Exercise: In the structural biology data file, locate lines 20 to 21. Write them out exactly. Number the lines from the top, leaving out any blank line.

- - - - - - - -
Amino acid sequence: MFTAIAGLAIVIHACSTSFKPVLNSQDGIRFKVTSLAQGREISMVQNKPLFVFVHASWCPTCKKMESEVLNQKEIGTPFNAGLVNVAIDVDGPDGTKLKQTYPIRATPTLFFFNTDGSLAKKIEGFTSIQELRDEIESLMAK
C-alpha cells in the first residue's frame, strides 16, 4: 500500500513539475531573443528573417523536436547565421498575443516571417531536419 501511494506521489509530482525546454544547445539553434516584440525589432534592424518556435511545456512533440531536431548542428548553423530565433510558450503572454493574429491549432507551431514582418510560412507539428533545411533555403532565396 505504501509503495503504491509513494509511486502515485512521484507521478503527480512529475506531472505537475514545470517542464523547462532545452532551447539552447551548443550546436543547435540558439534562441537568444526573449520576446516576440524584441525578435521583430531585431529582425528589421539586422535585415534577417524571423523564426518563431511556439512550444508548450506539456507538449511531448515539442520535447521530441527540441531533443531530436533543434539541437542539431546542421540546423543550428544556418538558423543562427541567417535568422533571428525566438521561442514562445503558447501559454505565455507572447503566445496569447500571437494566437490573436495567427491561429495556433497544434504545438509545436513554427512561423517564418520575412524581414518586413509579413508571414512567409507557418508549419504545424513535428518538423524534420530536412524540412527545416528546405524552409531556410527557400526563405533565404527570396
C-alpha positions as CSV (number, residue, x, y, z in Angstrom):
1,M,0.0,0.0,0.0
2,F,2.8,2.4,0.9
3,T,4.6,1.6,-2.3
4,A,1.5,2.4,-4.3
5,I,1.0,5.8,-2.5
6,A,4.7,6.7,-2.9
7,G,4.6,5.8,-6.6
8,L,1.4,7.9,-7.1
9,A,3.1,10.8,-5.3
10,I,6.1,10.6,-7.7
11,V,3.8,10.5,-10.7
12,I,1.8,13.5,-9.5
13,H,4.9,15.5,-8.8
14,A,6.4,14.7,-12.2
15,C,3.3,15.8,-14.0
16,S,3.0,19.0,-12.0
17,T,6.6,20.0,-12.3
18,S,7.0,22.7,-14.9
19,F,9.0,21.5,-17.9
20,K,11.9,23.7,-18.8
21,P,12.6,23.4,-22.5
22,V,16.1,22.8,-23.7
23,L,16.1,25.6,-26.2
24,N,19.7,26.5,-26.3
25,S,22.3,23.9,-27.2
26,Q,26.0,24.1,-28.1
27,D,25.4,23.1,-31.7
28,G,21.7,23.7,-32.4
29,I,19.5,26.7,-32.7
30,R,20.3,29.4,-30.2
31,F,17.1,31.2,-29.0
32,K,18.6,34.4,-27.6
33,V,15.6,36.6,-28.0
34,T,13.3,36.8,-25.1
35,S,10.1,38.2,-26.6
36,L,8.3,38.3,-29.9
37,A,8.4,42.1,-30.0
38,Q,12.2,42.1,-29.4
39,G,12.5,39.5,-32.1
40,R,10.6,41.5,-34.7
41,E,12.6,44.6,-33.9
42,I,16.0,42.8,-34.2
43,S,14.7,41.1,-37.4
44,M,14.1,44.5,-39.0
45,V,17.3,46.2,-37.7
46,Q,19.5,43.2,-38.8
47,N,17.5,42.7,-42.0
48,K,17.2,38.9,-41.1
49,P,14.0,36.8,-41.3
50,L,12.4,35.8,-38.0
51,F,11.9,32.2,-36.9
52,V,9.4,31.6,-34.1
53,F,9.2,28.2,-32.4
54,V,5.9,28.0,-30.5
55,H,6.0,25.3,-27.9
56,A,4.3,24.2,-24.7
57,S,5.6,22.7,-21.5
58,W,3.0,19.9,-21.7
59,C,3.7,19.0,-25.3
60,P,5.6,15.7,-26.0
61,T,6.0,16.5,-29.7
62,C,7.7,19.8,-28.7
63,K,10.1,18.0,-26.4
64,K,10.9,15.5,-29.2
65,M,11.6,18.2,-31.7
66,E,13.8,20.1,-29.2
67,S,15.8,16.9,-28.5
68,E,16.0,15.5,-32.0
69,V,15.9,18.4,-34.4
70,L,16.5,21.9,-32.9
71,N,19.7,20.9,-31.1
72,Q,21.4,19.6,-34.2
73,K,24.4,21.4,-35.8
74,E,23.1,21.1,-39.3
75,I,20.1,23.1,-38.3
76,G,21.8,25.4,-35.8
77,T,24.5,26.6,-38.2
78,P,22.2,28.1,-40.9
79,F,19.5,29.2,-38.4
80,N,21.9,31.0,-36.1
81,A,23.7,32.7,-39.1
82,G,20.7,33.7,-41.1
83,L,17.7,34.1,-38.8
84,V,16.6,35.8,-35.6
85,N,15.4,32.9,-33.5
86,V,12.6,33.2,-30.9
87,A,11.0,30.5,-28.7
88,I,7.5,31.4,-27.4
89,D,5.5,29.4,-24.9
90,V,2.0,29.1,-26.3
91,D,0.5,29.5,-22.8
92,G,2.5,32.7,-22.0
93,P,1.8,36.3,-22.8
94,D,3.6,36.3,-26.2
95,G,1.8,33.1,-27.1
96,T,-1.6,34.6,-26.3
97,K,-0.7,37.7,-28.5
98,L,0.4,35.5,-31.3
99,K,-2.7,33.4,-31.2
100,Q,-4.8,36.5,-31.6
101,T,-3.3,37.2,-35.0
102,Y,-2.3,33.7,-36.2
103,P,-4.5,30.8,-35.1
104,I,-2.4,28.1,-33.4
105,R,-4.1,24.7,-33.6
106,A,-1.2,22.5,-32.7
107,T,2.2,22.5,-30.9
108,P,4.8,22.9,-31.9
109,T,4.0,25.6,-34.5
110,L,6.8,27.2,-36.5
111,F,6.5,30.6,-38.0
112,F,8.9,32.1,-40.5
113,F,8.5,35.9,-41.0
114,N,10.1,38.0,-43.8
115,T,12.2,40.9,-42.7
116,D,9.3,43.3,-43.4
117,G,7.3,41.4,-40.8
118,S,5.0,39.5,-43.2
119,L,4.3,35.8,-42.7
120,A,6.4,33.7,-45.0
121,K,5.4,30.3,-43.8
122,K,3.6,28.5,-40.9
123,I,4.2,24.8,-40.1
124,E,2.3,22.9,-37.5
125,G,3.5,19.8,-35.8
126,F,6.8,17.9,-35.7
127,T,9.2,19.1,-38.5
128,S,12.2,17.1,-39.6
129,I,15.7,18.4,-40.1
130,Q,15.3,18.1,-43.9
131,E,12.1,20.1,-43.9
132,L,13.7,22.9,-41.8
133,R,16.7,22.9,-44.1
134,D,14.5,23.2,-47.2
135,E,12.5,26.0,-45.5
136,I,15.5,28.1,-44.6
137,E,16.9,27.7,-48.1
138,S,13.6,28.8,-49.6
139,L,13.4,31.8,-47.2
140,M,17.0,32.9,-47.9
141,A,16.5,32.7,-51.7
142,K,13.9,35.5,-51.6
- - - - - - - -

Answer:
17,T,6.6,20.0,-12.3
18,S,7.0,22.7,-14.9